Learning From Error

Questions arose the other day about whether there is any point in discussing whether someone – in particular, Freud – was wrong or not. Is there anything to be gained by looking at errors, mistakes, delusions, wrong directions. I certainly think there is. I think one can learn an enormous amount by studying inquiry that goes wrong, in all sorts of fields. One can learn about epistemolgy, psychology, how evidence interacts with theory and how theory interacts with evidence, how preconceptions and confirmation bias and hopes and wishes can confuse matters. One can learn and re-learn how difficult it can be (how impossible it can be until new instruments are invented) to tell what is really going on.

I found a wonderful quotation on the subject in Richard Webster’s Why Freud Was Wrong (p. 581 n. 3):

It may be argued that historians ought to pay more attention than they have done to scientific hypotheses which proved to be failures. The trouble with the history of science, and of scientific medicine, is that it has too often been presented as one long success story; whereas, in fact, a striking feature of the history of science…has been the tenacious persistence of supposedly scientific ideas long after they ought to have been abandoned. I think the historical study of scientific failures is important, not only because it is likely to give us a keener insight into the nature of the scientific process, but also because it may lead us to examine more closely the soundness of some of our own pet ideas. (E.H. Hare, ‘Medical Astrology and its Relation to Modern Psychiatry’)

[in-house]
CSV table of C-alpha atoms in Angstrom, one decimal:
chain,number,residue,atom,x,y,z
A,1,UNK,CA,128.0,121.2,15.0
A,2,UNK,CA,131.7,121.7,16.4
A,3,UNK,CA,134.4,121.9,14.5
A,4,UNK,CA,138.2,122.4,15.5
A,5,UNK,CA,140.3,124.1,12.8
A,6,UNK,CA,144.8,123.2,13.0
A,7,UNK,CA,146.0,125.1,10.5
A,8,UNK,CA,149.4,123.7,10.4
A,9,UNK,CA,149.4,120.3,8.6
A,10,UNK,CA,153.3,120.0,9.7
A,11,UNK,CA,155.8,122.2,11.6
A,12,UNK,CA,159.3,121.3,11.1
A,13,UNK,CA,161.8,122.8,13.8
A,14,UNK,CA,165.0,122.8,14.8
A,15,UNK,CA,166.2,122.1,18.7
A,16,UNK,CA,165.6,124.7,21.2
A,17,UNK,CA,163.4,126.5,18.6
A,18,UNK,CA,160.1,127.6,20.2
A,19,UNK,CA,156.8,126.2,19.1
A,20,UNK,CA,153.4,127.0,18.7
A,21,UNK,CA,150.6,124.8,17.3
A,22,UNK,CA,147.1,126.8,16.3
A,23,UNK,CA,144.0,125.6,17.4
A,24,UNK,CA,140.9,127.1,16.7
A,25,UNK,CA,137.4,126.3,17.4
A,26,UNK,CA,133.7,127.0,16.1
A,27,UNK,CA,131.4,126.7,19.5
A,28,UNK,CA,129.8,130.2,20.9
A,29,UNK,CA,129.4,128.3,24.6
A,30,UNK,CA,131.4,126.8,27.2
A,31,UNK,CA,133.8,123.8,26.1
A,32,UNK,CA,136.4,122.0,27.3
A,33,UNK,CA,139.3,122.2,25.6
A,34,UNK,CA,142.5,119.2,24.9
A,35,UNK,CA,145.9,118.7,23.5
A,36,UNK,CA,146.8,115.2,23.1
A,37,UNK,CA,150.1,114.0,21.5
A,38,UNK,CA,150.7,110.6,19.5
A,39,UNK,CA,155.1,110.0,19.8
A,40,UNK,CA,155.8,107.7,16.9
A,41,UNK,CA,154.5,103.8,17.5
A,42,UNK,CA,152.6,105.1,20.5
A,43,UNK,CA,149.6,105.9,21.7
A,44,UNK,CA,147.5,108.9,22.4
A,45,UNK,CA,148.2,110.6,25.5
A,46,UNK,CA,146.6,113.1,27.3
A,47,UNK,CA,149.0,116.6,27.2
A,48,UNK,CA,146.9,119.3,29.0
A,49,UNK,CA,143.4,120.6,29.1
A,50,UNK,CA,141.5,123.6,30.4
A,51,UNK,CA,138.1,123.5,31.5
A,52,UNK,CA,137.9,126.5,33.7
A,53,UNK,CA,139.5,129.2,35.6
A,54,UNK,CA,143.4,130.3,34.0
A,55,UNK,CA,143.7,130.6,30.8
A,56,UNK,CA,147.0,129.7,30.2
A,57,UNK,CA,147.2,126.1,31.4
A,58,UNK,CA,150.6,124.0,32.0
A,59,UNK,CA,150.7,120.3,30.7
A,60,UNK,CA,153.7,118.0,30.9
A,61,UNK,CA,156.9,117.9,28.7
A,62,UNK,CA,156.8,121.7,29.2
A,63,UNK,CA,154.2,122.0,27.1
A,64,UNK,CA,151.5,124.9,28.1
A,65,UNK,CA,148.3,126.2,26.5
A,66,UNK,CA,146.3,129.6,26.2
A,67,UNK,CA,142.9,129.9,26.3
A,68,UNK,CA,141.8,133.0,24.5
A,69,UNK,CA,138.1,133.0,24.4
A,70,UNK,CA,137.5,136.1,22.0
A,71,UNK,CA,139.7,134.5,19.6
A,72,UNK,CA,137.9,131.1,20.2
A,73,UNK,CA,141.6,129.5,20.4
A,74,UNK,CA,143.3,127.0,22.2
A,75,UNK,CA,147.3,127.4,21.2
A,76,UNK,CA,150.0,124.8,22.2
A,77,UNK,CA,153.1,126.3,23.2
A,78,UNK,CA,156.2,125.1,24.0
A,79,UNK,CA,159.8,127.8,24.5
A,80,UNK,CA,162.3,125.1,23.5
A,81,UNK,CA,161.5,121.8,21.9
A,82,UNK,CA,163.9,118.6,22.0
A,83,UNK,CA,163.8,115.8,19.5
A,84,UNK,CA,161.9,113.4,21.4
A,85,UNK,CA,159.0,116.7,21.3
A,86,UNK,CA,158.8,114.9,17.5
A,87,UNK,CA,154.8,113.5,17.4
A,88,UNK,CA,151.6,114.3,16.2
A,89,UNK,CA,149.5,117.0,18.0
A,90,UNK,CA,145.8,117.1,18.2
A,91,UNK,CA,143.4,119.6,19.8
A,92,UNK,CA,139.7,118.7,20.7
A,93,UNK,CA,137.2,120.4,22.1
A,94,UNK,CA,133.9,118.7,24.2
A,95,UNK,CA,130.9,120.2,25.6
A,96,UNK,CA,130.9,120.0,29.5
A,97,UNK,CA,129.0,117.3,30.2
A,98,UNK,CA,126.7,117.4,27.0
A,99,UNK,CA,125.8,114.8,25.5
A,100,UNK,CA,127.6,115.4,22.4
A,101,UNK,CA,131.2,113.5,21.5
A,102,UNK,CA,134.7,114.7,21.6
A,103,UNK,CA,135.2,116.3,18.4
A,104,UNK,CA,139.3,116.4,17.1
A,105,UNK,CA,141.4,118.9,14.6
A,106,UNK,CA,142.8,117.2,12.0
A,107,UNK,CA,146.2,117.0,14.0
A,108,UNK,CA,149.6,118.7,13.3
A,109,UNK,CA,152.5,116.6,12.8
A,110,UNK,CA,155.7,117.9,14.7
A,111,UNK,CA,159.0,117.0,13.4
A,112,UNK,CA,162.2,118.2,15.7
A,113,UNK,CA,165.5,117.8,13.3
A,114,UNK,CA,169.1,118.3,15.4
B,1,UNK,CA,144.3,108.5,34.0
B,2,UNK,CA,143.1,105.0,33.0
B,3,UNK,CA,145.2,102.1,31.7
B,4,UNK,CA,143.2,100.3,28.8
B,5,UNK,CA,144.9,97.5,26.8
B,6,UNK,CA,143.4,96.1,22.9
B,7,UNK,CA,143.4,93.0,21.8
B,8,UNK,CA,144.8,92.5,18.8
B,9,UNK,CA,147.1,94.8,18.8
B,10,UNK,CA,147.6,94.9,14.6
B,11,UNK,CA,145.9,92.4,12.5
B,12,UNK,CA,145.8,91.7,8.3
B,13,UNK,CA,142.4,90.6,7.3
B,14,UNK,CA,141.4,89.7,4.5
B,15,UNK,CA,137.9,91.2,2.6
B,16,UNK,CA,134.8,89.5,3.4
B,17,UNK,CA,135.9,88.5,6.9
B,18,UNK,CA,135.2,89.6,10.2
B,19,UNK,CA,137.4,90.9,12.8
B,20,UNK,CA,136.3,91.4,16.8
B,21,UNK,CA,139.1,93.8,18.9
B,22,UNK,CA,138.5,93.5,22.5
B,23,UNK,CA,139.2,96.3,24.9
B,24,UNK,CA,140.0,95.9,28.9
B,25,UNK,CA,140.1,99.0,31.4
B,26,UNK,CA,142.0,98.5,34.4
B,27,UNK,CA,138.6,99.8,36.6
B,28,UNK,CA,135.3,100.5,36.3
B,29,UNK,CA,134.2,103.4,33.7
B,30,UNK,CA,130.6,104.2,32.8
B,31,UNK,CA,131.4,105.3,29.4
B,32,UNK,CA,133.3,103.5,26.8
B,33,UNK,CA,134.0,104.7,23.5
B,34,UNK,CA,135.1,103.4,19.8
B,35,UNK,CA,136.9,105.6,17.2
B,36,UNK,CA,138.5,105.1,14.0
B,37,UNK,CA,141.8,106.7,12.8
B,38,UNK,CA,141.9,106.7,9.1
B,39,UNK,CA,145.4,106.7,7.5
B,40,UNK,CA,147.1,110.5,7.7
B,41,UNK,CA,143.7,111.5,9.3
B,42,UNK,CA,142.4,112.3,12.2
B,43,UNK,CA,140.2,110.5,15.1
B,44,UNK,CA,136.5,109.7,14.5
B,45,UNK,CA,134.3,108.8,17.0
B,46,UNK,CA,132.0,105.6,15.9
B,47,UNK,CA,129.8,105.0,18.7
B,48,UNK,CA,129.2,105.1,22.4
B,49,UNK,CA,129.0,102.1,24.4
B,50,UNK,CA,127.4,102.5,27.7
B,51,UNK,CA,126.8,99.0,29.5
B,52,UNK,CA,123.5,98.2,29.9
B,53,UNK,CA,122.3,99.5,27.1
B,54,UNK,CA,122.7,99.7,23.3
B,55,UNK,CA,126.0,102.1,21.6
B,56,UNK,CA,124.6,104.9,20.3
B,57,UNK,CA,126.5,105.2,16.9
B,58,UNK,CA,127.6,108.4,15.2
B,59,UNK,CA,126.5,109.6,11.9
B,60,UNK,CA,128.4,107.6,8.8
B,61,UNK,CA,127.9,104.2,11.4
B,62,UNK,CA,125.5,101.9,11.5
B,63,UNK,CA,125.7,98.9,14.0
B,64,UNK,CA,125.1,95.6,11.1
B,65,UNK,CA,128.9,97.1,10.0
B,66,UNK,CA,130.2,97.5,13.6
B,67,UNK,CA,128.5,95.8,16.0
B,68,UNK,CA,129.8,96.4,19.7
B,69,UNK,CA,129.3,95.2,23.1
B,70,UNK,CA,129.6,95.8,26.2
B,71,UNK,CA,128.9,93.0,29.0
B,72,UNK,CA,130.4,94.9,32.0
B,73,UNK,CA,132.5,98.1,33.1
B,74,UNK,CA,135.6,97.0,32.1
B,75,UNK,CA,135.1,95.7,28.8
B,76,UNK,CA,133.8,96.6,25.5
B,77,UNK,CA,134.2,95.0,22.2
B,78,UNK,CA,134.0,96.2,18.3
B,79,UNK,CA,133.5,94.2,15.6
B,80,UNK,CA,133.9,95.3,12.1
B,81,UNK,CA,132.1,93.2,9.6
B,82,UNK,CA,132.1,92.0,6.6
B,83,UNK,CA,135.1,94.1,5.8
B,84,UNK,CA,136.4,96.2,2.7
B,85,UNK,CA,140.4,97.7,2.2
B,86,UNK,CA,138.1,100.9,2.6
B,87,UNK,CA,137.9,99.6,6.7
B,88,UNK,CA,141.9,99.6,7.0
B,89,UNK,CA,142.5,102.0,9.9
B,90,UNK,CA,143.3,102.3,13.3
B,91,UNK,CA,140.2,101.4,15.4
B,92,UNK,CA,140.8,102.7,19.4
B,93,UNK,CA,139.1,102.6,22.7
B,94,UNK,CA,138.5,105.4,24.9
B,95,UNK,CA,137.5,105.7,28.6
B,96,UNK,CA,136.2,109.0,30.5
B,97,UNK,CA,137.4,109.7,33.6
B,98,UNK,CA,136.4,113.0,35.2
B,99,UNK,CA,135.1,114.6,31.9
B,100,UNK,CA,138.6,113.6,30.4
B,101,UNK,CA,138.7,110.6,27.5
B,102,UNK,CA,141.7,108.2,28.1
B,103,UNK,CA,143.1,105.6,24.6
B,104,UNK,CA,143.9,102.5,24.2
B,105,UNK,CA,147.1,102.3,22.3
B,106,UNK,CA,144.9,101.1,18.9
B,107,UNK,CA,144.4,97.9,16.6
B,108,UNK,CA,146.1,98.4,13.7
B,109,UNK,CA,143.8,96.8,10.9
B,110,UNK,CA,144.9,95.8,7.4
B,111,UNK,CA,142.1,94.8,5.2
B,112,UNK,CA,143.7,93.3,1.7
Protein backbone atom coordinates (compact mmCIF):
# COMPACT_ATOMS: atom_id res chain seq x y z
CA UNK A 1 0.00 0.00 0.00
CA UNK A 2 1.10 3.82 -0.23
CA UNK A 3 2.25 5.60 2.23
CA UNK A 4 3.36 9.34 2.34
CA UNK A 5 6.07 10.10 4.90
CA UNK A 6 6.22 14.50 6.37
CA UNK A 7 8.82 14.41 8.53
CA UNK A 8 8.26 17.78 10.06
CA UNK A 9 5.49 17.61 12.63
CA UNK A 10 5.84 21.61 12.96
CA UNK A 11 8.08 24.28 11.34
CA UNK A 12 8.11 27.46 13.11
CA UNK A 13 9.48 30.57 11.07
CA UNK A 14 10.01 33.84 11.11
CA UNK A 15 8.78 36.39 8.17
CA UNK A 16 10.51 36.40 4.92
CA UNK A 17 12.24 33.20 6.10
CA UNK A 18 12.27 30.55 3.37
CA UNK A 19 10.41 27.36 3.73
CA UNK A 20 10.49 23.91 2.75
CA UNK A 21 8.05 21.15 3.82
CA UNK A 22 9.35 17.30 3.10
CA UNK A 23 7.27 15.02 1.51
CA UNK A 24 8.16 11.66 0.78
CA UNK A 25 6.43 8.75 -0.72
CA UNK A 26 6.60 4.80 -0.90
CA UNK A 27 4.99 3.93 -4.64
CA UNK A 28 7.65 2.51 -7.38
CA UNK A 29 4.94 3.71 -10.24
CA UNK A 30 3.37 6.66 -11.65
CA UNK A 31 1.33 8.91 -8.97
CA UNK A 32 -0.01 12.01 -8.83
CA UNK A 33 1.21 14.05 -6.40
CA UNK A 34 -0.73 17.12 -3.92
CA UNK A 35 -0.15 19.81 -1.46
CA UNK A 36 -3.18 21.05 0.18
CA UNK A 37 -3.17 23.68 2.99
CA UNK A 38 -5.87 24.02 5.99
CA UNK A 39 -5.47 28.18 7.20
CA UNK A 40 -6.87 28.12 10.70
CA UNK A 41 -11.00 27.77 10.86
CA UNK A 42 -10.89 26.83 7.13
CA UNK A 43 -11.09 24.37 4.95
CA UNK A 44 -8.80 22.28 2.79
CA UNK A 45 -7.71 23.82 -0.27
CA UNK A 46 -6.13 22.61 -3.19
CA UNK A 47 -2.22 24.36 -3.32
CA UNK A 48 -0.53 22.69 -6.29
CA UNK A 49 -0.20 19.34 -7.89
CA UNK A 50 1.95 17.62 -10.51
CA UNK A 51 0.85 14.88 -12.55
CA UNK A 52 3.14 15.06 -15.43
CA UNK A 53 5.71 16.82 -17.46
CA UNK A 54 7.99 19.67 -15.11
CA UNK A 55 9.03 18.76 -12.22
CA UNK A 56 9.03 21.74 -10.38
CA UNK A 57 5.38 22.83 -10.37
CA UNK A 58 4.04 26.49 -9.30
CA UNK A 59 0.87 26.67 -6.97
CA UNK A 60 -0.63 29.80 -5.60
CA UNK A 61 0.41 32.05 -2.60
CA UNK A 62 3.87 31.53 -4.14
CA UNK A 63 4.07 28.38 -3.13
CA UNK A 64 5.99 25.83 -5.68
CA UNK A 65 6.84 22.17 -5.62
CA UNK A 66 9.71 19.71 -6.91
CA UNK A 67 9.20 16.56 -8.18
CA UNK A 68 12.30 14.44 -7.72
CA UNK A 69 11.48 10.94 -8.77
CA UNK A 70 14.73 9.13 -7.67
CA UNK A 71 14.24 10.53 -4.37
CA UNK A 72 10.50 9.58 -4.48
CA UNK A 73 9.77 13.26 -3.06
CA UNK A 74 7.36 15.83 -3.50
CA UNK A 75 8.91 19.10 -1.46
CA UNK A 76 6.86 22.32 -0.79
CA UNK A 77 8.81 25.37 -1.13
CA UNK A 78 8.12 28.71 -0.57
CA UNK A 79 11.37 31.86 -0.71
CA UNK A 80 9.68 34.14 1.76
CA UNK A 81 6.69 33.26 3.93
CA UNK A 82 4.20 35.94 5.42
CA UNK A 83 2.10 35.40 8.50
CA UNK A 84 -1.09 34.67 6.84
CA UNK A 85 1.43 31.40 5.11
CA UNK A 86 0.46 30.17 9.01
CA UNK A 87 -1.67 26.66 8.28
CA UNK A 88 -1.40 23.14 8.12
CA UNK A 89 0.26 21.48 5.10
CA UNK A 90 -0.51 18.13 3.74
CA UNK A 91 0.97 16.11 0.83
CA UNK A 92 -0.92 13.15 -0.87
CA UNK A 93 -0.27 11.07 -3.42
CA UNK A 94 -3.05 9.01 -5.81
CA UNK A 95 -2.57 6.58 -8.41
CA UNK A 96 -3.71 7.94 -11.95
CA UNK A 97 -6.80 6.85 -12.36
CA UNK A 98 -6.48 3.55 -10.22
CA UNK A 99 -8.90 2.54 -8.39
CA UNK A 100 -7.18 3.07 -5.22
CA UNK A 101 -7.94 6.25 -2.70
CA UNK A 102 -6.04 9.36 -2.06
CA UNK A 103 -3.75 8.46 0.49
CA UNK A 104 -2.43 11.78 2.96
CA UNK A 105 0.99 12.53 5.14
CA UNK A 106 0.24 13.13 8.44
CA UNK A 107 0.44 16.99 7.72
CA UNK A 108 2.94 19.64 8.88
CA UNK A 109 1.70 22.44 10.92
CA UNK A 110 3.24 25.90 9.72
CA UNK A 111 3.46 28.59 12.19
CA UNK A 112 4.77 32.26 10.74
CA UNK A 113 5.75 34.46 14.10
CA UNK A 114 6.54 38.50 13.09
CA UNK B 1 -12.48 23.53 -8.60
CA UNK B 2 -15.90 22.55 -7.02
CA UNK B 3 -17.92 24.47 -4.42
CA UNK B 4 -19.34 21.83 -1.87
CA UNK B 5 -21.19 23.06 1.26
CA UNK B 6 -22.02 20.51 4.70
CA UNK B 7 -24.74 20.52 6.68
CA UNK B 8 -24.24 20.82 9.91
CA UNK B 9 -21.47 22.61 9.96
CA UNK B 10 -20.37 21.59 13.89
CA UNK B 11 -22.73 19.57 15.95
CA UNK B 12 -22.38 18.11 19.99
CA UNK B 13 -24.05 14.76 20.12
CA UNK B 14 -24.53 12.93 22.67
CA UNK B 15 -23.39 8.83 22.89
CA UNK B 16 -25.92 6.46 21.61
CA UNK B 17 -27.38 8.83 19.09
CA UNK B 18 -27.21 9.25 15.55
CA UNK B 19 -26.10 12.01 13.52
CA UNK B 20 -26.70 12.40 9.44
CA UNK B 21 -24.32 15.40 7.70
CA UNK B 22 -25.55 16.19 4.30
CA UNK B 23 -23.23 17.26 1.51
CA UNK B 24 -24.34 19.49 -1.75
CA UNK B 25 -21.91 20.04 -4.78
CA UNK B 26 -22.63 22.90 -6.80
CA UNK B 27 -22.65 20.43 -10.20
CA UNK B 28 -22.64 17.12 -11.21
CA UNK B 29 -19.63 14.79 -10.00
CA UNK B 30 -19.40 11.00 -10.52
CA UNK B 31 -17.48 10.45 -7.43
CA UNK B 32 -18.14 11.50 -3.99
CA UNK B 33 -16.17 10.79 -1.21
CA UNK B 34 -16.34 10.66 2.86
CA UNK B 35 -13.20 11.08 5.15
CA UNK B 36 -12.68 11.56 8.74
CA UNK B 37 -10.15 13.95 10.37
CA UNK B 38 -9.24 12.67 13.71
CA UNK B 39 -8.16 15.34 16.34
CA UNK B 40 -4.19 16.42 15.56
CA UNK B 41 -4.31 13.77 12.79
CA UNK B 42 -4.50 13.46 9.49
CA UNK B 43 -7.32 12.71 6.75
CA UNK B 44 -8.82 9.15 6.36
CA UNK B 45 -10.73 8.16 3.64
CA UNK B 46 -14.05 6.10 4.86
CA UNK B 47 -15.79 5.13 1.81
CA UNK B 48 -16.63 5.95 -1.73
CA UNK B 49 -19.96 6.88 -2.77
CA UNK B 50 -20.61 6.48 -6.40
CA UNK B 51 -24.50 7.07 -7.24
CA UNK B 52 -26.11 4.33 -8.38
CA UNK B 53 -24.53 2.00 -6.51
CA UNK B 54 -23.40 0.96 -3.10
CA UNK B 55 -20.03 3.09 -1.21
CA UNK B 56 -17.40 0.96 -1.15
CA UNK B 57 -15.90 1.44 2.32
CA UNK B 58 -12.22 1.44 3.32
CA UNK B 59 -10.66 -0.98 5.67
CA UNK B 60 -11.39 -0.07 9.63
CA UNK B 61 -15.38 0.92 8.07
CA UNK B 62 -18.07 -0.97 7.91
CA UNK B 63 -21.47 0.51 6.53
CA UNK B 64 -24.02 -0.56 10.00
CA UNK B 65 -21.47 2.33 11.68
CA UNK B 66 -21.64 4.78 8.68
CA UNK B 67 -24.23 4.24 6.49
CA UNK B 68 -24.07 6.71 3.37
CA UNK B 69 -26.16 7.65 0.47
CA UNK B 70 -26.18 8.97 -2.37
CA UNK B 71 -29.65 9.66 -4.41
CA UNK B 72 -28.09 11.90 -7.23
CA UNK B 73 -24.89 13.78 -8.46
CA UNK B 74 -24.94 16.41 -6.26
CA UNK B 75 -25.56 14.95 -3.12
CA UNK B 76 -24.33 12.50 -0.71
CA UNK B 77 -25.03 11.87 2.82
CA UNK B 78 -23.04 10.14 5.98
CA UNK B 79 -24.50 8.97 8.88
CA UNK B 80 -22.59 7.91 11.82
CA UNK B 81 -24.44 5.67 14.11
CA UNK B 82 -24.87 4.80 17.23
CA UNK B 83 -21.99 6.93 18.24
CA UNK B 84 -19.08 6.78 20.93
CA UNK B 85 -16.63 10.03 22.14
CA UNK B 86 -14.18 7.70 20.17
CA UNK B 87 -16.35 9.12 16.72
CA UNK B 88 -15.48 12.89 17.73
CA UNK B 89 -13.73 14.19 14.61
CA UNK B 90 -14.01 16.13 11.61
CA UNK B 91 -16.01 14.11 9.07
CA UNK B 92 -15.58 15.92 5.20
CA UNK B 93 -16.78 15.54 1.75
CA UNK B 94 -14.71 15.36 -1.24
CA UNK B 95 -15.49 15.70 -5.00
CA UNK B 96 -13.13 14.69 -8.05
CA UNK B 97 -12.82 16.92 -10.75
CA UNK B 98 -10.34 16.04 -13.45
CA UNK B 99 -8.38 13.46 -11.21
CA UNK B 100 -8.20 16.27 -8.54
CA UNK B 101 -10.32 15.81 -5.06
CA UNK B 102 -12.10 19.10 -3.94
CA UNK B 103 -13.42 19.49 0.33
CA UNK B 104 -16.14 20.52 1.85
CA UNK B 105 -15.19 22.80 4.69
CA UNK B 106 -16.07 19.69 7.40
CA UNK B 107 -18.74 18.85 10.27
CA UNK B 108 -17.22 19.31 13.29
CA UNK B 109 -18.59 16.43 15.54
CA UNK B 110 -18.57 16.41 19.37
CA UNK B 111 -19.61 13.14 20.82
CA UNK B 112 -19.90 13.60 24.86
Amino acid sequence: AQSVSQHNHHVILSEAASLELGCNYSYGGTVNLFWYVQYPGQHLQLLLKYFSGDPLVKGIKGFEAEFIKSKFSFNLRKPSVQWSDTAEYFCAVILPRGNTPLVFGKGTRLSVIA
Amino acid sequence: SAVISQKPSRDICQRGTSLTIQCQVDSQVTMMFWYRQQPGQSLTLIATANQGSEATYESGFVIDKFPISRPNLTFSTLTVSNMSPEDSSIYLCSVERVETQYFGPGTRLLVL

Freud makes a fasinating study in the whole subject. Some of his mistakes are quite understandable as results of the absence of those new instruments I mentioned. Everyone was groping in the dark when it came to a lot of organic diseases that were then invisible and now are not – temporal lobe epilepsy, for one. Others are less excusable – excusable in terms of good practice in his own day, I mean. That’s one objection people have been raising in the comments: that of course Freud isn’t a scientist in contemporary terms, but it’s not fair to judge him in contemporary terms. But that’s not right: much of his way of working was not good scientific practice in 1904 any more than it is now, and there were scientists who said so at the time. But – as the case of Melvyn Bragg and his guests makes clear – that’s not as widely known as it might be.

Comments are closed.